Experience the Göta Canal
Connecting the Baltic Sea and the Kattegat at the Swedish west coast, the Göta Canal is so much more than just a waterway for holidaying boaters. The areas alongside the canal are full of life, with loads to do and experience – throughout the year.
Almost 200 years old, the Göta Canal starts at Söderköping near Sweden’s east coast. It meanders through the countryside, past smaller lakes such as Roxen and Boren, before reaching Lake Vättern’s eastern shore. Then from the western shore of Lake Vättern, via lakes Bottensjön and Viken, the canal winds its way to the village of Sjötorp at the east coast of Lake Vänern. Between the east coast and Vänern it passes through dozens of locks.
The largest construction project in the country’s history, the Göta Canal is impressive whether you travel in your own boat, by canoe, or join a cruise on one of the two canal boats. But it’s on dry land that you find the real diversity of experiences. En route through Karlsborg, Töreboda and Mariestad you pass picturesque communities full of activities, events and sights for almost any taste. All nestled in beautiful countryside and the unique canal atmosphere.
If you’re a fan of fishing there are plenty of lakes and streams where you can try your luck, whichever method you prefer. Or if you feel like a dip there’s a wide range of options for swimming. For children some good spots are Vitsand in Tiveden, Barfoten in Otterbäcken and Hattervik in Torsö, not to mention the pools at Töreboda campsite and Ekudden in Mariestad.
An attractive destination for the whole family is Norrqvarn Hotell & Konferens, 20 kilometres north of Mariestad. It’s an unusual facility where you can stay in “troll stumps” and giant mushrooms, and the little ones can play in the Children’s Mini Canal. With a little luck they might even see Baby Nessie, the sea monster.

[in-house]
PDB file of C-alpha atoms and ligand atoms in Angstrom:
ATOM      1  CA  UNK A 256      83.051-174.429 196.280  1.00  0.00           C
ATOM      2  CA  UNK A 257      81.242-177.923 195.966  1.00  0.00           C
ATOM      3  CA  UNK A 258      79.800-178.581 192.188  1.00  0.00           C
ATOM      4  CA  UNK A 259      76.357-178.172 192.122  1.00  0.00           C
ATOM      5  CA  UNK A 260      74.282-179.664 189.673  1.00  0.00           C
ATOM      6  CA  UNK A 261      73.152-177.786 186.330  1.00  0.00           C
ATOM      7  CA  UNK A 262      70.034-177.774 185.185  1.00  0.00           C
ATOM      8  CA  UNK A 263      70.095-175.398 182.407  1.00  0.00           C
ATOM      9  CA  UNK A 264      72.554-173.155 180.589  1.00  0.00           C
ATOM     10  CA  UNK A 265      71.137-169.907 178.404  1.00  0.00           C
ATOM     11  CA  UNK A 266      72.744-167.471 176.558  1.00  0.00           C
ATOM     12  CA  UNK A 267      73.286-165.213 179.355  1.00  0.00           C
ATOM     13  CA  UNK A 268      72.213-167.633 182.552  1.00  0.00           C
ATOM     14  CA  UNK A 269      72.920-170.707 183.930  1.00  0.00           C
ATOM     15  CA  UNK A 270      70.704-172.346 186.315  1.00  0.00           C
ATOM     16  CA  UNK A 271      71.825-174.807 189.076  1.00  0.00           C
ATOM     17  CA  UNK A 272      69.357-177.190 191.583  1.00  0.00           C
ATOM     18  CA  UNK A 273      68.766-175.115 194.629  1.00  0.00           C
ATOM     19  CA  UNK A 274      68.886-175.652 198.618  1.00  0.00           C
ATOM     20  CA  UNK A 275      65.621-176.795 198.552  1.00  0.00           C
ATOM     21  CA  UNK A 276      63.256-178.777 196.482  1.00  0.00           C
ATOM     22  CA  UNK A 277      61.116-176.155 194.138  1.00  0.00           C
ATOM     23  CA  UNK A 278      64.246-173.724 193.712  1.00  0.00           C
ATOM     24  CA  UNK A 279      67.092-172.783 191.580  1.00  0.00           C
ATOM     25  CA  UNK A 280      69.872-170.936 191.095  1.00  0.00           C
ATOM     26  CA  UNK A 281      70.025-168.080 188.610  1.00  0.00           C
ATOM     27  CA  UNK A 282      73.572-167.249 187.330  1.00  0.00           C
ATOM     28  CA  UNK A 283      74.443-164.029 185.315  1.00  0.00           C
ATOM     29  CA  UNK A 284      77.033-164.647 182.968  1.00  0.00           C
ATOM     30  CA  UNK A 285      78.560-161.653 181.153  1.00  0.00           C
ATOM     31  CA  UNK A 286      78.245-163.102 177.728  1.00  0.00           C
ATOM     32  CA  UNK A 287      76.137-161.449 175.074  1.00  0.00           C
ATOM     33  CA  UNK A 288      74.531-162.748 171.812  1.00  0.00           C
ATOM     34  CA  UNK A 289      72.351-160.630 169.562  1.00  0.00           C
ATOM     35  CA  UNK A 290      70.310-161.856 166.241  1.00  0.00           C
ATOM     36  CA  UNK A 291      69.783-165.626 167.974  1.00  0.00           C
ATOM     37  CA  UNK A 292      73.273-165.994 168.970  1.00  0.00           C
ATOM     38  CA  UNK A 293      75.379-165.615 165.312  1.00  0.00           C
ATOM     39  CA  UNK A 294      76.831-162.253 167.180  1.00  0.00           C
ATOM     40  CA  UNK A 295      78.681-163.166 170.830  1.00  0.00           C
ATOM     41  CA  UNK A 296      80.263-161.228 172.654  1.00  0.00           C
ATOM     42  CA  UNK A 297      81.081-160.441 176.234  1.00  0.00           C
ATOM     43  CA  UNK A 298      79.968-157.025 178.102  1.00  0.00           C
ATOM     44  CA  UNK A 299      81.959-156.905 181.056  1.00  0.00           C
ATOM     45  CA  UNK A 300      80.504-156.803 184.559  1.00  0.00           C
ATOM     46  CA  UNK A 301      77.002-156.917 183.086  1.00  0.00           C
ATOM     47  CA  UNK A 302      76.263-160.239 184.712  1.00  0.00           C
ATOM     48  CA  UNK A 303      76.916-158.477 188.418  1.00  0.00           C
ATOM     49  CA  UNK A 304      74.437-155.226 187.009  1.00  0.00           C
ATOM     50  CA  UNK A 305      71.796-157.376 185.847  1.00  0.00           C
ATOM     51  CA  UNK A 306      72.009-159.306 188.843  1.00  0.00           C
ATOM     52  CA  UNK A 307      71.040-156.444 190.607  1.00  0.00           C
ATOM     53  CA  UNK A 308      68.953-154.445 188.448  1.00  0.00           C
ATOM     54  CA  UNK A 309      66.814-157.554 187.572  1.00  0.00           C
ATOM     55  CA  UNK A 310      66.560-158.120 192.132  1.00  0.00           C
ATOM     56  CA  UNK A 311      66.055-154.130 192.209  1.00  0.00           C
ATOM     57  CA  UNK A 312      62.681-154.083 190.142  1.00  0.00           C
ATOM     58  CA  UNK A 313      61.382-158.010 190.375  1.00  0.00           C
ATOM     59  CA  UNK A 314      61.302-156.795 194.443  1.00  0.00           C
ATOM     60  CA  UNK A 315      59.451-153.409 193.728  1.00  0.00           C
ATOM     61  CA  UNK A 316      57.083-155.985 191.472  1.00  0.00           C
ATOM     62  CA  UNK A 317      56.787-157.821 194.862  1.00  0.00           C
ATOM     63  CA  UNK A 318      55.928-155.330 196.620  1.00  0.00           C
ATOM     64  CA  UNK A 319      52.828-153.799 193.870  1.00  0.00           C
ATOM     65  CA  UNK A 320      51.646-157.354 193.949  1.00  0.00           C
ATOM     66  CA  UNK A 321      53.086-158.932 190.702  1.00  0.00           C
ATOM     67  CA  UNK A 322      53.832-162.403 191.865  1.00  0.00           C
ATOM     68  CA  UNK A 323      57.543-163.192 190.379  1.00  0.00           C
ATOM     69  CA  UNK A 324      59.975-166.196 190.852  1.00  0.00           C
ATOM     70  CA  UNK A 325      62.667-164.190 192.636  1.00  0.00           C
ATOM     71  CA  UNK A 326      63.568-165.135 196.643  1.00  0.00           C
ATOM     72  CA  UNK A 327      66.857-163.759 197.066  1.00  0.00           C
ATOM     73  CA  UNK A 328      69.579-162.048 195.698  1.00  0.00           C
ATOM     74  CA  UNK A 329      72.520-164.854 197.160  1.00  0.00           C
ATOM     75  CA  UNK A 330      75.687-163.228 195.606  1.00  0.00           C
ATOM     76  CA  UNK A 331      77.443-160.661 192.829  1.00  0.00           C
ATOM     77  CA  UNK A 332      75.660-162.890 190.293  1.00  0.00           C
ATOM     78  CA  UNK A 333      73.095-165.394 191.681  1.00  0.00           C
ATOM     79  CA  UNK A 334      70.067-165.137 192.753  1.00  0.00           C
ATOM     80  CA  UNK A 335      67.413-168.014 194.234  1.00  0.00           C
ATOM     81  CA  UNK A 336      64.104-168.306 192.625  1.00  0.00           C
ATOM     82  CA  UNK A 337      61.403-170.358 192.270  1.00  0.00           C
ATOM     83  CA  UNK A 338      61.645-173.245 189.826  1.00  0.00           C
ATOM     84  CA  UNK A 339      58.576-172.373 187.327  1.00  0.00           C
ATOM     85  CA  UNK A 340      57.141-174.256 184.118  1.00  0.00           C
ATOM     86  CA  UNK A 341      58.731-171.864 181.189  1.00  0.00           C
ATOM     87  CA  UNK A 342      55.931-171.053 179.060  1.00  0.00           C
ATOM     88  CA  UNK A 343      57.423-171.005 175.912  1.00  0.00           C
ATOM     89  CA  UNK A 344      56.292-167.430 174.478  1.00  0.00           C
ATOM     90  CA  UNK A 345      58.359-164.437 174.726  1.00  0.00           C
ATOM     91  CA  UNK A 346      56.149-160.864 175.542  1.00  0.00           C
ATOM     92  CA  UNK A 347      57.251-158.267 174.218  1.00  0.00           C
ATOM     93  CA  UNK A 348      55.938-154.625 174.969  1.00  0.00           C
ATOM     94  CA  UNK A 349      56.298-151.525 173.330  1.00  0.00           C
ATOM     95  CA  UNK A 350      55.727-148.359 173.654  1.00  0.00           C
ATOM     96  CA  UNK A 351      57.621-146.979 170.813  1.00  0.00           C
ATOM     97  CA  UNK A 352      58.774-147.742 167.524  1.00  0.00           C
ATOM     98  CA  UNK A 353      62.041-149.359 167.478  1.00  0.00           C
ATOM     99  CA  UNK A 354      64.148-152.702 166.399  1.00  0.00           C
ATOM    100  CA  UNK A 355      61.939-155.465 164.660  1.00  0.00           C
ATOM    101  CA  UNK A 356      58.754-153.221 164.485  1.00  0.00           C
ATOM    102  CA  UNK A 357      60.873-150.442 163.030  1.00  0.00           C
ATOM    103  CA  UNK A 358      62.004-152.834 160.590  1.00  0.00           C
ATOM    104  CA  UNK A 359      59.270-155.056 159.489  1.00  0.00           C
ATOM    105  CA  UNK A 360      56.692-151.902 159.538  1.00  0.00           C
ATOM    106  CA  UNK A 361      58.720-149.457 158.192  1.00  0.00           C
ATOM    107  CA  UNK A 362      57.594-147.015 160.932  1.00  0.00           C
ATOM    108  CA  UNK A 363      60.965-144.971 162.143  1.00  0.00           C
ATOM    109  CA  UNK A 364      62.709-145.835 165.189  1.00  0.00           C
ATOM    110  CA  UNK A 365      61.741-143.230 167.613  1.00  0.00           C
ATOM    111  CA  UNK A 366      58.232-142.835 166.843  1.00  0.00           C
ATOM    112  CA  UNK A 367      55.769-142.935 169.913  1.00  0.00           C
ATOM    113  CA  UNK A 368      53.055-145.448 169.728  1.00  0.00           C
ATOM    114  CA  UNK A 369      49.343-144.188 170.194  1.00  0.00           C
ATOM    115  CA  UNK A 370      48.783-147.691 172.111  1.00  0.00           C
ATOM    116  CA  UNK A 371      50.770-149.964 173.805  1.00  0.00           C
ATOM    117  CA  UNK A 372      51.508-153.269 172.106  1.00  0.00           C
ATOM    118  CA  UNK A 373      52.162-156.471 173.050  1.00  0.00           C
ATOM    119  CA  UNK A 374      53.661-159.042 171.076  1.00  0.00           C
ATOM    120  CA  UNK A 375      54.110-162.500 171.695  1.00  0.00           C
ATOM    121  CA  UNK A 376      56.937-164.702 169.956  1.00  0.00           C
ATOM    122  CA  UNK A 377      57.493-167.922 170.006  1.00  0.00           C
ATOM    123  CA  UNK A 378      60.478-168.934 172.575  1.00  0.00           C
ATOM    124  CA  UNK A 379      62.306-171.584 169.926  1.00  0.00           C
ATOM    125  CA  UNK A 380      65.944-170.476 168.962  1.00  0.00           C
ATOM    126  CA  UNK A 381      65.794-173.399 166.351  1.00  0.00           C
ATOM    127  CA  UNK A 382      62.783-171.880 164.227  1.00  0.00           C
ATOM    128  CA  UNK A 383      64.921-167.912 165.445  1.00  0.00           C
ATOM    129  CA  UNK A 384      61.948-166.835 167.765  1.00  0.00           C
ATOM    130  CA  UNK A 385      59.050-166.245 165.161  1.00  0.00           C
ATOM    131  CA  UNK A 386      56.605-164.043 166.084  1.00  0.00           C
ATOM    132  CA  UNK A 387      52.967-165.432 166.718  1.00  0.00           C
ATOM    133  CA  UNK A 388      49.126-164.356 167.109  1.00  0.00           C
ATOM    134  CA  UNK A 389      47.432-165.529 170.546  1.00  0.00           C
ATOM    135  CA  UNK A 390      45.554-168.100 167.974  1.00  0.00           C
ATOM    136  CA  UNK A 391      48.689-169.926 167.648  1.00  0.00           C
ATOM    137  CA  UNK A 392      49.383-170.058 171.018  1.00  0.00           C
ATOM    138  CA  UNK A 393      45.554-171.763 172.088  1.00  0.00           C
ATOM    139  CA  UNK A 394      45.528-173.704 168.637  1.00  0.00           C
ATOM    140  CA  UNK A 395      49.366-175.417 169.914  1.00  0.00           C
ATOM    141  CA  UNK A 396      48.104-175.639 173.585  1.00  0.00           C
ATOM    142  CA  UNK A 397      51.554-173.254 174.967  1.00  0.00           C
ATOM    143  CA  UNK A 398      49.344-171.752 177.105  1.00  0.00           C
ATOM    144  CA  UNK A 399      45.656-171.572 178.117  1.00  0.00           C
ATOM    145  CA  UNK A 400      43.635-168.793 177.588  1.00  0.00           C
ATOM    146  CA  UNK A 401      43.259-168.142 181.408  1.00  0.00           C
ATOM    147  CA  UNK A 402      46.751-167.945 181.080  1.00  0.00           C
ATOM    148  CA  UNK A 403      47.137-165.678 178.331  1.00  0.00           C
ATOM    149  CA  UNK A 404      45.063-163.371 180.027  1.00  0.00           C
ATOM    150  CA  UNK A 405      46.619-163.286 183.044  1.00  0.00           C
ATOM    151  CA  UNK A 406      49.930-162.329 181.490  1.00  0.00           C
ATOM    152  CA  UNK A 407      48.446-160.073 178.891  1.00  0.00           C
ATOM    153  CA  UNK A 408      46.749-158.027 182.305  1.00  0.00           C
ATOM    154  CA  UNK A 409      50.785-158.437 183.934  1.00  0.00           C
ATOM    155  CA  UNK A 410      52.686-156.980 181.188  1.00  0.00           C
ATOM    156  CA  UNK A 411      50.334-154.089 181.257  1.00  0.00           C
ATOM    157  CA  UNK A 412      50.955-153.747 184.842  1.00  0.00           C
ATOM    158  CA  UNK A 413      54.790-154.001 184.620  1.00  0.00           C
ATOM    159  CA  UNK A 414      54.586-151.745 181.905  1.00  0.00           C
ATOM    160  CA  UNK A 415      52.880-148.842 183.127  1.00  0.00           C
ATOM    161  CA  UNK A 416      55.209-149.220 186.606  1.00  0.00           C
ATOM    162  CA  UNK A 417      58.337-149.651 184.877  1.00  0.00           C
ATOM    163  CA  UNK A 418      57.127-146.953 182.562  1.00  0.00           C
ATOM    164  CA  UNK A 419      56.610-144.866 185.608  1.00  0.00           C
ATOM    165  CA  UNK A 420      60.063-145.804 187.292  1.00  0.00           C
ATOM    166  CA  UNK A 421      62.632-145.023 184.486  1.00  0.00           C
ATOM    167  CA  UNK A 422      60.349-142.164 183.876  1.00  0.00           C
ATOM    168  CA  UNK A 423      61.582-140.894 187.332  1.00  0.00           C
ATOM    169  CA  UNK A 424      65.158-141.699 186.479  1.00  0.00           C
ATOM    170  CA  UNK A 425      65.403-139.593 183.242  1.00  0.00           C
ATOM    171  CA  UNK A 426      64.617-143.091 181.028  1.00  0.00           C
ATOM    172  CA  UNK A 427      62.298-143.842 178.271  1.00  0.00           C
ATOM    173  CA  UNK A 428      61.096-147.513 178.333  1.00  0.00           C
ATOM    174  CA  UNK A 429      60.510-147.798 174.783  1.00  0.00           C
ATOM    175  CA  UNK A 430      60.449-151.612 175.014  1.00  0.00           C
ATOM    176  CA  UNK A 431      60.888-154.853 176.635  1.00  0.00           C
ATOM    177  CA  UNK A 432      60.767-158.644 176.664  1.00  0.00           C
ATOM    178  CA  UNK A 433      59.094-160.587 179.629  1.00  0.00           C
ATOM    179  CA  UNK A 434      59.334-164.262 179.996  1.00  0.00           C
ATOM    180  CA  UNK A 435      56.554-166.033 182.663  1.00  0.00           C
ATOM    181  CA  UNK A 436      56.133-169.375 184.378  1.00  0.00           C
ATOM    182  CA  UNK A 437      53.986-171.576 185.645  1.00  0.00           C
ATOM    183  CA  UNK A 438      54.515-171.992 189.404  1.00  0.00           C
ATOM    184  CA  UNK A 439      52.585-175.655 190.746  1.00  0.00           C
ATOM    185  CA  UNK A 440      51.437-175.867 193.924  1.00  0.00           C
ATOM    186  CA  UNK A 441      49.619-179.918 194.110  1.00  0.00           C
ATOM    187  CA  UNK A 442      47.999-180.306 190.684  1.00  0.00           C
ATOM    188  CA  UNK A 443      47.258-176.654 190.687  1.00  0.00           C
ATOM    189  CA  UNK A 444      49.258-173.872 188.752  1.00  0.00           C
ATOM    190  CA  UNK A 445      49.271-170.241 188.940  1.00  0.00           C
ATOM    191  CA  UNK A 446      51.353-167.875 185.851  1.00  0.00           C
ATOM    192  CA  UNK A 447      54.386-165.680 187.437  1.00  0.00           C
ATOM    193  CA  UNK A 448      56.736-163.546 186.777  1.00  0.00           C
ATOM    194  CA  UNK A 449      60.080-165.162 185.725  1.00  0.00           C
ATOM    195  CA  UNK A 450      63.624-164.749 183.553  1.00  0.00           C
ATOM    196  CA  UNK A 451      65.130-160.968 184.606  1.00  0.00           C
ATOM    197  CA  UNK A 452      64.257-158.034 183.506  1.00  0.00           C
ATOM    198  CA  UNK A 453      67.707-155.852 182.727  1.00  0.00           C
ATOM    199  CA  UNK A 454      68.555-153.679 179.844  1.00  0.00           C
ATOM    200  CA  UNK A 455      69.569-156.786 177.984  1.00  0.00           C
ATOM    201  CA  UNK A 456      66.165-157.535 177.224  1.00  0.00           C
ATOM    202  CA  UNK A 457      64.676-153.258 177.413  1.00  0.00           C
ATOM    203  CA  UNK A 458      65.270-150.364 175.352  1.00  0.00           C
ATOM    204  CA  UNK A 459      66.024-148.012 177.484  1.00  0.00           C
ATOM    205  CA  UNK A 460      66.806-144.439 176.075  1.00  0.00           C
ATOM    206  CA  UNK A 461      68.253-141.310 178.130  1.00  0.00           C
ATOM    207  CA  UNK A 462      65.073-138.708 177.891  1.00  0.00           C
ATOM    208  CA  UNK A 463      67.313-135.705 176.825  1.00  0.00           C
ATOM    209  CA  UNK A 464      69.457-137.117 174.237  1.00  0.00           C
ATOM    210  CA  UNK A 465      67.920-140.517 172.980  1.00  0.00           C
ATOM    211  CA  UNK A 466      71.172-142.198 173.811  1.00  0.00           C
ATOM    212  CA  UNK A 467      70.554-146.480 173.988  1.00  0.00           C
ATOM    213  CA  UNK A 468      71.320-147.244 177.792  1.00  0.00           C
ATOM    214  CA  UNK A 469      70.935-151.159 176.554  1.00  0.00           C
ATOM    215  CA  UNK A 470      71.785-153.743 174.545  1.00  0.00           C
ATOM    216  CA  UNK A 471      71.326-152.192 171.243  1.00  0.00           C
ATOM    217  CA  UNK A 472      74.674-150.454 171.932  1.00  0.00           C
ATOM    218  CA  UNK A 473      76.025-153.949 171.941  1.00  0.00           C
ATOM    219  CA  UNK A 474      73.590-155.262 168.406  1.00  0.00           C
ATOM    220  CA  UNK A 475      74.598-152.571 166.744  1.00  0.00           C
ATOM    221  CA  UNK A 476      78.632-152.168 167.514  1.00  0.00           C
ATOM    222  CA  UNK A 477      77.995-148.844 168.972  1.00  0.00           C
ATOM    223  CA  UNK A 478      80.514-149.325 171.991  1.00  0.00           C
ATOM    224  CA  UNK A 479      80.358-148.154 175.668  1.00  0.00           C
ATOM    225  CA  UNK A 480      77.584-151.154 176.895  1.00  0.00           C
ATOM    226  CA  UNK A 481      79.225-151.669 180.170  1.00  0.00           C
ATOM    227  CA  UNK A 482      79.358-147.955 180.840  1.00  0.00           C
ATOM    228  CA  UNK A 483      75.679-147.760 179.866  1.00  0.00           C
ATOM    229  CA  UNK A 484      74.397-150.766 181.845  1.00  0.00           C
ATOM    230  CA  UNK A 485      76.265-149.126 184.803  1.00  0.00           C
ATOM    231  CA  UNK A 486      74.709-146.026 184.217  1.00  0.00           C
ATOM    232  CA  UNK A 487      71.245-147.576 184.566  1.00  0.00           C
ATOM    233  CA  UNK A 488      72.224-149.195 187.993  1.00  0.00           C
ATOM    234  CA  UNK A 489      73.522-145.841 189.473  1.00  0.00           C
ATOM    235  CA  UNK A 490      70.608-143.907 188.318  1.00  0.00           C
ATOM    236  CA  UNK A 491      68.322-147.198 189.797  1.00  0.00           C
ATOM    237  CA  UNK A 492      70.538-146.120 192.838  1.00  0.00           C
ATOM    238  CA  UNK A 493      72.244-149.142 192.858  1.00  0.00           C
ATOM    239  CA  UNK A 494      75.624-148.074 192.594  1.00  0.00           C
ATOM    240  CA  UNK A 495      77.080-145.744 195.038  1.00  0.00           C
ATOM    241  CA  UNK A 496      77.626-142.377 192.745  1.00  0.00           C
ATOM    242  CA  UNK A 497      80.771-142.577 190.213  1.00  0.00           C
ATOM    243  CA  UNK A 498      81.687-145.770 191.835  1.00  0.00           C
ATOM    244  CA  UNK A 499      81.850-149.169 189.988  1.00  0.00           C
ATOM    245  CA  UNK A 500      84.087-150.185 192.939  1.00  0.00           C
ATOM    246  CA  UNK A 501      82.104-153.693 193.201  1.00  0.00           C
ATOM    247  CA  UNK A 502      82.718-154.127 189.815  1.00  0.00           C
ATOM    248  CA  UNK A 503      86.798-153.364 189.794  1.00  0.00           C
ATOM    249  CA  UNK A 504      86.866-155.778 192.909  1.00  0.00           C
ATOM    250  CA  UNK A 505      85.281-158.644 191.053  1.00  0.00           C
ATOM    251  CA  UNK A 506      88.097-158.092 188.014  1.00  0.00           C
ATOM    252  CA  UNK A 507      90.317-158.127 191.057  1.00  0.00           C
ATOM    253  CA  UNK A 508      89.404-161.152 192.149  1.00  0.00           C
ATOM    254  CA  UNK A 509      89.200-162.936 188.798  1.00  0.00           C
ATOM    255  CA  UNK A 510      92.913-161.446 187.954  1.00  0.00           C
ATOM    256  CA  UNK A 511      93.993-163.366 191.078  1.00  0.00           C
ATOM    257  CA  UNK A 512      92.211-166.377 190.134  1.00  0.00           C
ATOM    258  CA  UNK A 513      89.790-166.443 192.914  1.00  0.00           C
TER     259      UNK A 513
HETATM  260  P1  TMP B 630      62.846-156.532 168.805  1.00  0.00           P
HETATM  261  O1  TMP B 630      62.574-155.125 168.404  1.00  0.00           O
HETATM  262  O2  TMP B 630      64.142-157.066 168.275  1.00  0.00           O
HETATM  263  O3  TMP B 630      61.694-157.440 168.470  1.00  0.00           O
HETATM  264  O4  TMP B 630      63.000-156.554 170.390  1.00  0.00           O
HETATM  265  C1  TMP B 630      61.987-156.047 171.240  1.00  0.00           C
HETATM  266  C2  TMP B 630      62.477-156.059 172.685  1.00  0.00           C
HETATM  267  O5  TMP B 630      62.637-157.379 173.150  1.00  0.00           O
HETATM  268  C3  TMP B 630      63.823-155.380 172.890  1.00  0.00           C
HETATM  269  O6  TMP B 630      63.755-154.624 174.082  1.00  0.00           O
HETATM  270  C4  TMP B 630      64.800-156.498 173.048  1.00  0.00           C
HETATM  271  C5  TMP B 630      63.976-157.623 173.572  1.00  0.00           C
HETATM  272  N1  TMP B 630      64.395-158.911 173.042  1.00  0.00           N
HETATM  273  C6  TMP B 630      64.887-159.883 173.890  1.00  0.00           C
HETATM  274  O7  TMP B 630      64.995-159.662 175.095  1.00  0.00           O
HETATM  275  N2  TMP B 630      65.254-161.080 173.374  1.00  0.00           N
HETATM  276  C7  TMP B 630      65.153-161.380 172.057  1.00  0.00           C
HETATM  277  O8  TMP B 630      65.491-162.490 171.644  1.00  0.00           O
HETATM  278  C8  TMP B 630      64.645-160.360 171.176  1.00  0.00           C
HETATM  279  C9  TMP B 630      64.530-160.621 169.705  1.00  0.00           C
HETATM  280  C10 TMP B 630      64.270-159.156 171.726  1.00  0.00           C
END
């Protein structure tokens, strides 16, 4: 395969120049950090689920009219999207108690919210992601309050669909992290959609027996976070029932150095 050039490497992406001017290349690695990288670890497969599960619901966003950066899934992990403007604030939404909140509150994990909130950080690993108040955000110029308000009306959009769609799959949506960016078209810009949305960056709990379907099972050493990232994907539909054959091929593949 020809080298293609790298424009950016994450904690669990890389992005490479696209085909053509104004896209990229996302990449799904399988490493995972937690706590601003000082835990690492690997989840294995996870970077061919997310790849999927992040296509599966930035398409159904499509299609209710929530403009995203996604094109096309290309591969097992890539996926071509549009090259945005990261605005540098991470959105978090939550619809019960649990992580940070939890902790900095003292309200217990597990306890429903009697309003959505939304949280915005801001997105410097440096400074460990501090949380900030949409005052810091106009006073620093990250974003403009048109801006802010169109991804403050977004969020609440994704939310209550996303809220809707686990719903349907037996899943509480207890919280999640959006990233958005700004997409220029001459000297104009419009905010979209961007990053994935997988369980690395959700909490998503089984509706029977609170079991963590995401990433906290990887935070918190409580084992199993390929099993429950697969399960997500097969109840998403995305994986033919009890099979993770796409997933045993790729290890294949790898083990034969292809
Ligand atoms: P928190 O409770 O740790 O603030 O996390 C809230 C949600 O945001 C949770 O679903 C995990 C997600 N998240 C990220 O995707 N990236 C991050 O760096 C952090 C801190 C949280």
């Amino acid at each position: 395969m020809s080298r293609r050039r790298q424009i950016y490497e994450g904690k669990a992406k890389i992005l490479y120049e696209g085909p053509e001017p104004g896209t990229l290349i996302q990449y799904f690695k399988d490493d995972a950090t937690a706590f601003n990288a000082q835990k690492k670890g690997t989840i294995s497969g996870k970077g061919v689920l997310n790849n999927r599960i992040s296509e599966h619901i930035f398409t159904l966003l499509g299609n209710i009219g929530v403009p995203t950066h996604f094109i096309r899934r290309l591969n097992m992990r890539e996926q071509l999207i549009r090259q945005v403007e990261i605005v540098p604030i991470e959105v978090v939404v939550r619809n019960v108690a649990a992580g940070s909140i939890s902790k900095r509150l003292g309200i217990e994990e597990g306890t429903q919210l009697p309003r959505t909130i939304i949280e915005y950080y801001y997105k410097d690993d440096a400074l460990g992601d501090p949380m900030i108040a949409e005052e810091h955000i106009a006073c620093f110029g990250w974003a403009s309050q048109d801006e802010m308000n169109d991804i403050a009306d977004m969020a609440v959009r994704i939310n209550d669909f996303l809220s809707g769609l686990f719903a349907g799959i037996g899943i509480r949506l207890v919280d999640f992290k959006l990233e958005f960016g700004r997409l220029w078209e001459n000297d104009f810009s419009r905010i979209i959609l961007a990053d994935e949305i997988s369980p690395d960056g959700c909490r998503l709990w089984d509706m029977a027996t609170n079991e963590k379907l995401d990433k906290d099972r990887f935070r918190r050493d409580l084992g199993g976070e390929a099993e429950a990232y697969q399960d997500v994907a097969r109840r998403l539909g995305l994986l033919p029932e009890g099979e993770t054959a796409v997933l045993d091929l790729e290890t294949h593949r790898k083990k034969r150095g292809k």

Looking for a more active holiday? The area around the Göta Canal offers loads of more or less fast-paced activities. For instance you can improve your handicap at one of the nine or 18-hole golf courses. If you’d rather discover the local countryside you can do it on horseback or by foot, on one of the many trails and gravel roads that criss-cross these magical forests. Pristine Tiveden National Park and the beautiful Högsåsen region ten kilometres northeast of Hova are particularly fascinating. Or why not take a railway handcar along the 40-kilometre Torved track, starting in Gullspång?
The easiest way to experience life by the canal is probably on a bicycle. On the old towpath you can pedal along at your own pace, enjoying the pretty scenery and stopping for a picnic in the grass while the boaters gently float by. If you don’t have your own bicycle you can rent one, or buy one of the various combined cycling-cruising packages on offer canalside. You never need to worry about speeding cars – the route between lakes Vättern and Vänern is completely car-free.
Photographer: Roger Borgelid
However the countryside along the Göta Canal isn’t only about nature. It’s packed with cultural and historical sites from past centuries. You can relive the adventures of Karlsborg Fortress, or see the reconstruction of the extraordinary Södra Råda Church, a Catholic church from the 14th century.
Along the Göta Canal it’s also possible to relax and listen to live music, take in a few art galleries and museums, or enjoy a good meal. And of course you can watch the boats passing through the locks – great on a lazy afternoon. If you start to find your cabin a bit cramped, there are all sorts of hotels, guest houses, hostels and campsites along the way.
The waterway is kept open from May to September, but the area around the canal is very much alive throughout the year. For fishing there are many streams and lakes, and during cold winters the canal is a paradise for long-distance ice skaters and other winter sports lovers.
- The idea of a canal across Sweden was first discussed in the 16th century.
- Baltzar von Platen finally got the project underway, with the first excavations beginning at Motala in 1810.
- The Göta Canal was ready for service 22 years later, on 26 September 1832.
- A total of 58,000 soldiers worked on the excavation of the 190 km canal, which is connected by 58 locks and has an elevation change of almost 92 metres.
- The Göta Canal, together with the Trollhättan Canal and the Göta River, form a 390 km waterway from the Baltic to the North Sea.